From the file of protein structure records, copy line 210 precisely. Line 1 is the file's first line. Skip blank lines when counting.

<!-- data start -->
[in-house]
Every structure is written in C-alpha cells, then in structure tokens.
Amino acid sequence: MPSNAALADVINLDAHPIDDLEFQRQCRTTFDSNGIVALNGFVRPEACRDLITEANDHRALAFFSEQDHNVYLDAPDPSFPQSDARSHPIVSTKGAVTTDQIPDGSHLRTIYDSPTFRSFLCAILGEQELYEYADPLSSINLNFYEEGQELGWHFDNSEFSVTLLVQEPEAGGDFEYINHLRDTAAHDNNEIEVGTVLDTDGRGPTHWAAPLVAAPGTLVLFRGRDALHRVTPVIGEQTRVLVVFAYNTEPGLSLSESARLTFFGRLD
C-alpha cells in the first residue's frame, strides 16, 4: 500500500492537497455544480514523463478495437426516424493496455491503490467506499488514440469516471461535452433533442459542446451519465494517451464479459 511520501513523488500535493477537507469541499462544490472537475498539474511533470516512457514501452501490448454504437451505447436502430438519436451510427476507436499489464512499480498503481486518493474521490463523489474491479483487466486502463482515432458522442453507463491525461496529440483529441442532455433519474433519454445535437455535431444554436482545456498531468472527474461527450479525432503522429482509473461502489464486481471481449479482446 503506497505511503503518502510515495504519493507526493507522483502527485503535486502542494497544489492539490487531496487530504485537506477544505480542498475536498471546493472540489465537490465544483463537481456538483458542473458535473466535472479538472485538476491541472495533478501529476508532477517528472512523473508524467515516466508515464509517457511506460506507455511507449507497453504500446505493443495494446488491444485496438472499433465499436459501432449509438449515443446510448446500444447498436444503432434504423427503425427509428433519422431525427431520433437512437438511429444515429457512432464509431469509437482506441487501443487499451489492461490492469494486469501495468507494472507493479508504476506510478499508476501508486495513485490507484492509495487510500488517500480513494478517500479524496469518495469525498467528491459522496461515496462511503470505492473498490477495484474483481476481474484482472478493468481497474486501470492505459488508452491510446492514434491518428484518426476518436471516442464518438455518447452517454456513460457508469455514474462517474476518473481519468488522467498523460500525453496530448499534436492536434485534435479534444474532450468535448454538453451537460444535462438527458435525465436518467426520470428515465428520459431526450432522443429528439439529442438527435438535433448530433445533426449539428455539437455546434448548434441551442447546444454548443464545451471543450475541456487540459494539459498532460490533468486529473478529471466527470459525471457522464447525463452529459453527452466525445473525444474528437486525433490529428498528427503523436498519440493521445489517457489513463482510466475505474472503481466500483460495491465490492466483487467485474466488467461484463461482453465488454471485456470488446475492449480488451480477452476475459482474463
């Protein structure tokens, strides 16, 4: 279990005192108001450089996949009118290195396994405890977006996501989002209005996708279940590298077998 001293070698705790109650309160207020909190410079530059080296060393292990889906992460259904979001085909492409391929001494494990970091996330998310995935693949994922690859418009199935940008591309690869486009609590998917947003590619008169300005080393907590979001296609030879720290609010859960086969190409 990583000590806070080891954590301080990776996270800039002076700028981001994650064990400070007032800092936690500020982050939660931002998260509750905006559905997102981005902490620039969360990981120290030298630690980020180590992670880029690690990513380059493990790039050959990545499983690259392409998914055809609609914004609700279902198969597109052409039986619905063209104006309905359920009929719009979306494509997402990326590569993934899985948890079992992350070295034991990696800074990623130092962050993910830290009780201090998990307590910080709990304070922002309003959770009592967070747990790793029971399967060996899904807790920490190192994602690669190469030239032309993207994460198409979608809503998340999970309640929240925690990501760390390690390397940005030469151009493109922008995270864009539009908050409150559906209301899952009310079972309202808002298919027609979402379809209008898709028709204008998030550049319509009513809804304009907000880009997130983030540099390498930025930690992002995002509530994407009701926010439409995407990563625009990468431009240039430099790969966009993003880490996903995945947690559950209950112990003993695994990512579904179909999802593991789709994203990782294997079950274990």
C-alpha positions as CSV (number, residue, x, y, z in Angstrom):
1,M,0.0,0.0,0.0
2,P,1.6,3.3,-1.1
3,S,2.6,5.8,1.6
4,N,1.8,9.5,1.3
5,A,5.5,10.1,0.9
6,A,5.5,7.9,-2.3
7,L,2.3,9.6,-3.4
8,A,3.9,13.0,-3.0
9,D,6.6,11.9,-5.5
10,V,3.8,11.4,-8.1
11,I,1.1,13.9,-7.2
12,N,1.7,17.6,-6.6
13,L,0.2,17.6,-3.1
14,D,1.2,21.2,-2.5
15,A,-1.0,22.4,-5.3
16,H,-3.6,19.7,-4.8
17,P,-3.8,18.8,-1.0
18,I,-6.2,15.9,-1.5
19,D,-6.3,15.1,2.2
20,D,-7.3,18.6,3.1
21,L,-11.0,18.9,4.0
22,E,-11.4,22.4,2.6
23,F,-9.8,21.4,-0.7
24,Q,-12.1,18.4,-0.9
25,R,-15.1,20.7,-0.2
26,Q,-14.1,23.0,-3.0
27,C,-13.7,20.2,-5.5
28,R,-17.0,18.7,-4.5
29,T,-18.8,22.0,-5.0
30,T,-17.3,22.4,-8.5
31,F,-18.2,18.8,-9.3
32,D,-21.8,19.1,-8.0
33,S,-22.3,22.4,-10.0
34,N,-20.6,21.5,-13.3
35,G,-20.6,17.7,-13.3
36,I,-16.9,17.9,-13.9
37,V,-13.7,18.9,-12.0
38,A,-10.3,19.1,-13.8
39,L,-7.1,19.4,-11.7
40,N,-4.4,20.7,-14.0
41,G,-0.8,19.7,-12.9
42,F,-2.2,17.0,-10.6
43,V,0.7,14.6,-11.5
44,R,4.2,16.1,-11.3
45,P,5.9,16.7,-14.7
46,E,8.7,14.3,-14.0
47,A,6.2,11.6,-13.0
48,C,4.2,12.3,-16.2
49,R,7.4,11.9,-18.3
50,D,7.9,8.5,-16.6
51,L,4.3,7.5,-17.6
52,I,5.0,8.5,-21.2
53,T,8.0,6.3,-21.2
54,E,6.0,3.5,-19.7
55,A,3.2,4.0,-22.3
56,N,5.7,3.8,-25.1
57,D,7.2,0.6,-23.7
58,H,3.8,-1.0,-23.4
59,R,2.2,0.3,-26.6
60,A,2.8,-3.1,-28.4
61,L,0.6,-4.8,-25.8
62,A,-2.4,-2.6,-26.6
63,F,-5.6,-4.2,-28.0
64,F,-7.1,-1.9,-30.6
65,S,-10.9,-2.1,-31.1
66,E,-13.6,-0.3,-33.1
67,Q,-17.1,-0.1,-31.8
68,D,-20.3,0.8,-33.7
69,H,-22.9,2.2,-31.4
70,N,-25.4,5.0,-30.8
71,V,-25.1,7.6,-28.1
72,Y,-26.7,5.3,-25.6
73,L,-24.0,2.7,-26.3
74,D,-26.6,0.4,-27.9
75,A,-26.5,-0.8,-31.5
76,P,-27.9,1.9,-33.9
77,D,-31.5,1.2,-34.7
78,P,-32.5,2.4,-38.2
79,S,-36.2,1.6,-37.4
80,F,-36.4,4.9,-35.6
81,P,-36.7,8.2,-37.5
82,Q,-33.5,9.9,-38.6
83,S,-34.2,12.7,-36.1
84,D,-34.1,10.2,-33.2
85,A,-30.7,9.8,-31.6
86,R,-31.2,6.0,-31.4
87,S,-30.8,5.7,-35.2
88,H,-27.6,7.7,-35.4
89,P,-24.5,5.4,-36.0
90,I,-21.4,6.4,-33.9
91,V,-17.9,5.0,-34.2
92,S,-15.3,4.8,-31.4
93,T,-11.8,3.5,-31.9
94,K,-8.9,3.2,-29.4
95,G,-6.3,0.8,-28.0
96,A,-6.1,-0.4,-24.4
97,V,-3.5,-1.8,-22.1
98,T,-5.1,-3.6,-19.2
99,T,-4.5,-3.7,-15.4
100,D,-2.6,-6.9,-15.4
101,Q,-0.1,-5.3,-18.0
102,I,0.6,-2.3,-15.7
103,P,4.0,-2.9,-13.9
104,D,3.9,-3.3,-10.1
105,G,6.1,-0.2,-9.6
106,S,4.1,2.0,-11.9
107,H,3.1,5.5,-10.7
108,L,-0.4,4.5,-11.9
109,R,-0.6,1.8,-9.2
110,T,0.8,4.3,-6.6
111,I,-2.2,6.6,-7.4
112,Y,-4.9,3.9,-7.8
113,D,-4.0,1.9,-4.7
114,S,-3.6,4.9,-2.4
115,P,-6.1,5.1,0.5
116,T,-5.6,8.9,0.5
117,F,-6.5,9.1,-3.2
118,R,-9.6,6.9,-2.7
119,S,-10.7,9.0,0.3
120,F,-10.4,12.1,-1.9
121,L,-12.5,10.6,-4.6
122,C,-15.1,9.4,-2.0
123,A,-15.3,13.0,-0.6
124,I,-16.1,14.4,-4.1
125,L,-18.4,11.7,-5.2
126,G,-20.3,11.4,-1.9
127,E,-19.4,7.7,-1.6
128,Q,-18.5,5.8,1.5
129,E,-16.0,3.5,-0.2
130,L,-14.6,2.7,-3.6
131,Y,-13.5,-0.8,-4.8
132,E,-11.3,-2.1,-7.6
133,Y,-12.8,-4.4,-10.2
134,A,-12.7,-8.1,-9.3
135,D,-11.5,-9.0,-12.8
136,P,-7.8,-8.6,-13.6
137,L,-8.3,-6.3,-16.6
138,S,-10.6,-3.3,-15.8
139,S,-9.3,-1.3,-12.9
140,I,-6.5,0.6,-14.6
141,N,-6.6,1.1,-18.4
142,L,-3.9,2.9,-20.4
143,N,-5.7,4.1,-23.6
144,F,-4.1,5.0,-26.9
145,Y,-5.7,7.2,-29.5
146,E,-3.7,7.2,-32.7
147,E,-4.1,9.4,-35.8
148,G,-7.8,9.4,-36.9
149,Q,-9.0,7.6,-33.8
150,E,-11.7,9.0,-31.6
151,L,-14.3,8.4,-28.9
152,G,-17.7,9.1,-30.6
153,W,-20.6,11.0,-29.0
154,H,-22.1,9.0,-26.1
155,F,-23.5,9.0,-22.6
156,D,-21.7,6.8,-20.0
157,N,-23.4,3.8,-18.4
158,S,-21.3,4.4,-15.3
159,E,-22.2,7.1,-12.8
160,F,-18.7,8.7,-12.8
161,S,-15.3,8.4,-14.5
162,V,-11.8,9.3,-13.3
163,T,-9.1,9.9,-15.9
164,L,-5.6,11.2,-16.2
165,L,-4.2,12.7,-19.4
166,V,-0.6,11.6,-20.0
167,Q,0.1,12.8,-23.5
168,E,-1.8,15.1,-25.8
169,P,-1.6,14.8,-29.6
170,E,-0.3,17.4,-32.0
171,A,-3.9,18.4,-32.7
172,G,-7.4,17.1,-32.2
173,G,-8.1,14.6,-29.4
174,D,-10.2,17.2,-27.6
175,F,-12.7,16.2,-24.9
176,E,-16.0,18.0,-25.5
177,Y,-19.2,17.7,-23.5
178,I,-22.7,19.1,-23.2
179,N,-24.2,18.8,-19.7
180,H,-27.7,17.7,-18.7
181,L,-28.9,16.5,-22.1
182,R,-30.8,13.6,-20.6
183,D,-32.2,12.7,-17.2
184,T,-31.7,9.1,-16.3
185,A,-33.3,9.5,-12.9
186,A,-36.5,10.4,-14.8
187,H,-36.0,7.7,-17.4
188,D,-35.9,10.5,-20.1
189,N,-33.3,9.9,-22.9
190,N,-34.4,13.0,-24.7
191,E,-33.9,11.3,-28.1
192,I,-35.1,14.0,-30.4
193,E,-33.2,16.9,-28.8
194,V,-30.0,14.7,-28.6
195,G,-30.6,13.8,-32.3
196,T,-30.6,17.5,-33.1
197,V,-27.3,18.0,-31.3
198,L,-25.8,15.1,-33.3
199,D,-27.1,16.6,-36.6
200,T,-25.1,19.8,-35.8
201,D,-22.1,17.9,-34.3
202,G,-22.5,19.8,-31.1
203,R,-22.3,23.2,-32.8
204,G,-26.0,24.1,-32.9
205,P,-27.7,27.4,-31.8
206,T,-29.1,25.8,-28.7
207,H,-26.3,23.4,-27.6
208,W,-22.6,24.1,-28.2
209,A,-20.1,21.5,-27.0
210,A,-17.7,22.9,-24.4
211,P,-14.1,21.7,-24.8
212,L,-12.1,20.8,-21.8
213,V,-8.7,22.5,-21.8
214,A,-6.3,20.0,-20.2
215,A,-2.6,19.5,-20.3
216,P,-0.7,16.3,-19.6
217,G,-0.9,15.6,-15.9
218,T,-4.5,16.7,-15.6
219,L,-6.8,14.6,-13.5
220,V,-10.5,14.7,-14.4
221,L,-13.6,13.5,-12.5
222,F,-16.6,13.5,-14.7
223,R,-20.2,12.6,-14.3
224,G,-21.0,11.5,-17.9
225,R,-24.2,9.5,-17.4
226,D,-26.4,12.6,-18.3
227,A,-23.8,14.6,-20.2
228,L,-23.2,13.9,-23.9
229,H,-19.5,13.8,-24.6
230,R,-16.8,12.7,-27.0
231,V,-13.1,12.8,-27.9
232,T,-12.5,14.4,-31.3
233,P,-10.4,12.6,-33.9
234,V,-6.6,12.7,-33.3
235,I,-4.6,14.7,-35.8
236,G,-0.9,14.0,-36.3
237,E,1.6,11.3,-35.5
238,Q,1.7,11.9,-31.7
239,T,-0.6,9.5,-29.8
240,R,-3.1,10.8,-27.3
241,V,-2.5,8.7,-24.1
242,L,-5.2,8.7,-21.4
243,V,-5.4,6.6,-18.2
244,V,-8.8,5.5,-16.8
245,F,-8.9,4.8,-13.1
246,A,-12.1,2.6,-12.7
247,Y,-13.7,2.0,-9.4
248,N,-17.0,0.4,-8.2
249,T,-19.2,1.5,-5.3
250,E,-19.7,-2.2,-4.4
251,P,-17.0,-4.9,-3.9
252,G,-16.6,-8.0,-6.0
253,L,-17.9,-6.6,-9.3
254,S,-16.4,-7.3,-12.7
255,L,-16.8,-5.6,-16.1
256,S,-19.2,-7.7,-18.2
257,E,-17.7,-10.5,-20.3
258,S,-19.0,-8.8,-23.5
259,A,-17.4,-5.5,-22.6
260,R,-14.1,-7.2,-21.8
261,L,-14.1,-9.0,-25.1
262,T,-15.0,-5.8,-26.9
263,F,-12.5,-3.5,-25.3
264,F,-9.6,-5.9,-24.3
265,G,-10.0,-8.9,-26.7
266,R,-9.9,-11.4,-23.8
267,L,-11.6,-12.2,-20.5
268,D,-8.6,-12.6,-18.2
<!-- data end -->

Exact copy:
204,G,-26.0,24.1,-32.9